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Seguin v. Textron, Inc.

United States District Court, D. Rhode Island

April 25, 2014

Mary Seguin
v.
Textron, Inc., et al.[1] Opinion No. 2014 DNH 092

ORDER

STEVEN J. McAULIFFE, District Judge

Before the court are motions to dismiss the first amended complaints filed by all defendants who were served in either of these consolidated cases. See Doc. Nos. 89, 91-93, in Seguin v. Textron, No. 13-cv-12-SJM ("Textron"); Doc. No. 46, in Seguin v. Suttell, No. 13-cv-095-JNL ("Suttell")).[2] Seguin has not filed a timely objection to any of those defendants' motions to dismiss, and she has neither served, nor demonstrated good cause for failing to serve, any of the remaining defendants named in the First Amended Complaint in Suttell or the First Amended Complaint in Textron.

For reasons stated below, this court grants each motion to dismiss. The court also grants Seguin fourteen days to show cause why this action should not be dismissed without prejudice, under Fed.R.Civ.P. 4(m), as to the remaining defendants named in the First Amended Complaints in Textron and Suttell who were not served with those pleadings.[3] See Textron Doc. No. 66 (First Am. Compl.); Suttell Doc. No. 25.

Background

These consolidated cases represent the third and fourth federal actions filed by plaintiff, Mary Seguin ("Seguin"), in the United States District Court for the District of Rhode Island, concerning Rhode Island Family Court litigation involving Seguin and Gero Meyersiek or Marc Seguin, the fathers of her two daughters (hereinafter "Family Court proceedings"). Those Family Court proceedings, as well as other state court cases Seguin filed to challenge orders in those proceedings, are described in Seguin v. Chafee, No. 12-cv-708-JD, 2012 WL 6553621, at *1-*3 (D.R.I. Dec. 14, 2012).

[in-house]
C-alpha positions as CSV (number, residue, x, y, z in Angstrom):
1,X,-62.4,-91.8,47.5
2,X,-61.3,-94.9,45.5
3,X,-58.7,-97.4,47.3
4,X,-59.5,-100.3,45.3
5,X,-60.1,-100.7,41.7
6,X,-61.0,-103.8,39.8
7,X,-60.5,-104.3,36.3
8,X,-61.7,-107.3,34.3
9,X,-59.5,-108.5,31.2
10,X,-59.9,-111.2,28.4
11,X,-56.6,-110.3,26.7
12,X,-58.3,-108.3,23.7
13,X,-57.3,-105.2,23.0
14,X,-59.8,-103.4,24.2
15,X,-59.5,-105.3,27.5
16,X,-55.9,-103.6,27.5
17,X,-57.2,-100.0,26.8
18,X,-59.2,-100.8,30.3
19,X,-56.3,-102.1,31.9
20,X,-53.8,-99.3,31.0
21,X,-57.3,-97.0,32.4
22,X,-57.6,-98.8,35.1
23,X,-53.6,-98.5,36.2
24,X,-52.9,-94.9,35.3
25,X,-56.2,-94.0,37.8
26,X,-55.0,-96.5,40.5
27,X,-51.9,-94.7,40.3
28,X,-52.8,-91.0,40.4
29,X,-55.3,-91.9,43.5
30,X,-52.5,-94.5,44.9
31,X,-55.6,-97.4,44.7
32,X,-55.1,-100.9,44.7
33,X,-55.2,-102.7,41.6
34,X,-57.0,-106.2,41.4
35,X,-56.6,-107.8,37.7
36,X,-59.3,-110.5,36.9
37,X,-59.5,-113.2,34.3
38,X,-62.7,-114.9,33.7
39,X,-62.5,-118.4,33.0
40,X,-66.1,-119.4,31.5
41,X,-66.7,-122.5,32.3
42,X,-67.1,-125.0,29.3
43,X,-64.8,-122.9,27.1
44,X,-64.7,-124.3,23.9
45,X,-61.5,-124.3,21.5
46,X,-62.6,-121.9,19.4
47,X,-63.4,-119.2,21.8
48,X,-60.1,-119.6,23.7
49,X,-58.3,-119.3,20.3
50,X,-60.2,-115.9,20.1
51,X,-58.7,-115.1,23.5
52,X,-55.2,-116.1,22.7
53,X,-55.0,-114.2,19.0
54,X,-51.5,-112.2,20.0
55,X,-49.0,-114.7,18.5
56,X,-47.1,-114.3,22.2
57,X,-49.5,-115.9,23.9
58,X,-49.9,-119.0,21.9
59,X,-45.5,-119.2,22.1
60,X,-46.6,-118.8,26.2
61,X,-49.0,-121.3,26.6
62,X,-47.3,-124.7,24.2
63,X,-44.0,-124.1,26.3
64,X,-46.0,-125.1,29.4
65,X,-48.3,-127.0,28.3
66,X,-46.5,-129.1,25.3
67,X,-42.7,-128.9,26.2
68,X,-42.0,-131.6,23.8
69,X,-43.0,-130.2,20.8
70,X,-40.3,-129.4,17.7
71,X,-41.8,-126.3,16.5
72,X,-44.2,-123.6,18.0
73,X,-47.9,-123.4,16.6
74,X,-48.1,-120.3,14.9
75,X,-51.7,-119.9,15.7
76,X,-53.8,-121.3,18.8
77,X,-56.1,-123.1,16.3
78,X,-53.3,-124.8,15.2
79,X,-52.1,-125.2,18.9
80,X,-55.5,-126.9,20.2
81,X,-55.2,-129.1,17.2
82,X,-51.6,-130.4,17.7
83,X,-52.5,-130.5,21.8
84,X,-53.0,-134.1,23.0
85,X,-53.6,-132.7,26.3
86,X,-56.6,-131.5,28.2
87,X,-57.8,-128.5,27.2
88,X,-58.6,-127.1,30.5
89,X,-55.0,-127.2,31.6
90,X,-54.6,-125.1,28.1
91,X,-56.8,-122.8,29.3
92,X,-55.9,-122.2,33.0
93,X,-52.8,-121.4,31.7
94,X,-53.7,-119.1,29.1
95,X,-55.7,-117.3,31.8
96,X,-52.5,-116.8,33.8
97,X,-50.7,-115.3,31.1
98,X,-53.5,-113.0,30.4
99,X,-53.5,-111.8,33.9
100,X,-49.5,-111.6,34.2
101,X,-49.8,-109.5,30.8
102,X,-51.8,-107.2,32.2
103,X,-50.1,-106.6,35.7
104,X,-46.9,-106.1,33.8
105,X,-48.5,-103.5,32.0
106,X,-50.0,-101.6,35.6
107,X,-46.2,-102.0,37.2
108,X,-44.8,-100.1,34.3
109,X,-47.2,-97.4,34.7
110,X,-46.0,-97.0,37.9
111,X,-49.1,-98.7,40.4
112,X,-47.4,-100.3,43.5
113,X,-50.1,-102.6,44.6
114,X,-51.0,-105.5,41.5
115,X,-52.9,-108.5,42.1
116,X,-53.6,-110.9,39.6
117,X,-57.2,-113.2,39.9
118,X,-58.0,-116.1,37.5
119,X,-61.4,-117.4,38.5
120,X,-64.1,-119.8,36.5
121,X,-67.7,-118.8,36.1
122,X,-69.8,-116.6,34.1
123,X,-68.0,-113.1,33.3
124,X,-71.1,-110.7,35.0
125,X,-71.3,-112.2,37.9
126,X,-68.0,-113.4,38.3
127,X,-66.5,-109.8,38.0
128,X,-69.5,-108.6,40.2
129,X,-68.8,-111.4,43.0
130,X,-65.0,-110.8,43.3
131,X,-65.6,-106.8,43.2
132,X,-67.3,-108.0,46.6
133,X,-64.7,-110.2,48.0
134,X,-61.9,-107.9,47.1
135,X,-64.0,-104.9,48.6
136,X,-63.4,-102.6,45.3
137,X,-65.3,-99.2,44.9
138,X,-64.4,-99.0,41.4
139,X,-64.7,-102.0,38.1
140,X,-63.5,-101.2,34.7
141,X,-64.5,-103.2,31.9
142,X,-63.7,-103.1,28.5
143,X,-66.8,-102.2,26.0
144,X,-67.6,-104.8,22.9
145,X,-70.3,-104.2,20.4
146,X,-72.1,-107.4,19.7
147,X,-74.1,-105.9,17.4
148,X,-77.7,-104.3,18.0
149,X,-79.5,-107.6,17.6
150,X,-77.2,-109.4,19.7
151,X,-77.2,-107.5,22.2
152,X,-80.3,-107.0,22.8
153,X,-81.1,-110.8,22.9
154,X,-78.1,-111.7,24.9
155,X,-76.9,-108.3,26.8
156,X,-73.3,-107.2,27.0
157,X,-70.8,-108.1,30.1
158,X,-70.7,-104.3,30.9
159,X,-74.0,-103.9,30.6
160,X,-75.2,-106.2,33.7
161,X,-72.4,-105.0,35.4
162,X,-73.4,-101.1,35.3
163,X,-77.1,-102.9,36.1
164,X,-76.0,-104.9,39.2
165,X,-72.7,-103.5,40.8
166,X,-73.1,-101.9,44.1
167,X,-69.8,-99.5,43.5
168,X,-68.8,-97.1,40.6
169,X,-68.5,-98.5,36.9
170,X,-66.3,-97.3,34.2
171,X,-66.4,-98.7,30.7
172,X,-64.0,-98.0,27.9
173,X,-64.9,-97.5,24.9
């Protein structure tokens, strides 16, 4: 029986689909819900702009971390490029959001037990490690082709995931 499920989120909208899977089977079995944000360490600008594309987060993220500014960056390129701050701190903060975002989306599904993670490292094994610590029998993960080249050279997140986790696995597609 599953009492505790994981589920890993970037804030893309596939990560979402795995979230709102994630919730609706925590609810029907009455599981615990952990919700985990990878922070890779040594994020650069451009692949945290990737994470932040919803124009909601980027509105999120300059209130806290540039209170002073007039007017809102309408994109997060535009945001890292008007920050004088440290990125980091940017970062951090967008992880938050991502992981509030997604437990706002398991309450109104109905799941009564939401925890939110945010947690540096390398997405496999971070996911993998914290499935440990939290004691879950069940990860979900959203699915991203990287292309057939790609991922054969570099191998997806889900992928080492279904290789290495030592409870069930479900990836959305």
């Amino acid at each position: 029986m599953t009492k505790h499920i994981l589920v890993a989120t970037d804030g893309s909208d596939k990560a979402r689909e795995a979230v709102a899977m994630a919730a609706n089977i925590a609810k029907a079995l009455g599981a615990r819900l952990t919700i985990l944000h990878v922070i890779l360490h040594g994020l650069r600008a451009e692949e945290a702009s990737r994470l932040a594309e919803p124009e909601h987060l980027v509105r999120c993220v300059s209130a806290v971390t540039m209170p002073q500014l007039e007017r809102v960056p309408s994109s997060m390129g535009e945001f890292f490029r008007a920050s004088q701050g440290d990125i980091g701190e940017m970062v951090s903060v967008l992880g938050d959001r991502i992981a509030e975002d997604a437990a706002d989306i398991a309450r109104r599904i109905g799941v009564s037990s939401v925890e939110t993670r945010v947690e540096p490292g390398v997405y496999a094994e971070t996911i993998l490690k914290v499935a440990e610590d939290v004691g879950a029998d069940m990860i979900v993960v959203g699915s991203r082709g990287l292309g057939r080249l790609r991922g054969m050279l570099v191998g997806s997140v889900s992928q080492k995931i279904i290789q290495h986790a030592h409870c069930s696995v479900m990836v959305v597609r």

In the two prior federal cases filed by Seguin in the District of Rhode Island, Seguin v. Bedrosian, No. 12-cv-614-JD-LM (D.R.I.) ("Bedrosian"), and Seguin v. Chafee, No. 12-cv-708-JD (D.R.I.) ("Chafee"), Seguin asserted similar claims, alleging that various orders in the Family Court proceedings were fraudulent and interfered with her parental rights and right to travel. She also claimed, among other things, that biased state court judges and others conspired to violate her rights; that the orders issued in those cases were retaliatory for misconduct reports Seguin filed, or manifested the judges' discriminatory intent; and that she was deprived of due process of law in the state courts. The relief sought in Chafee and Bedrosian included declaratory relief and orders enjoining the Family Court proceedings, as well as damages. In December 2012 and January 2013, the Chafee and Bedrosian courts dismissed all of Seguin's claims upon finding that abstention was mandatory as to the claims for injunctive and declaratory relief under Younger v. Harris , 401 U.S. 37 (1971), and that, even if Younger did not apply, Seguin failed to state a claim upon which relief could be granted. See Bedrosian, No. 12-cv-614-JD-LM, 2013 WL 367722, at *3 (D.R.I. Jan. 30, 2013), aff'd, No. 13-1242 (1st Cir. Nov. 1, 2013); Chafee, No. 12-cv-704-JD-LM, 2012 WL 6553621, at *7 (Dec. 14, 2012), recons. denied, 2013 WL 124301 (D.R.I. Jan. 9, 2013), aff'd, No. 13-1241 (1st Cir. Nov. 1, 2013).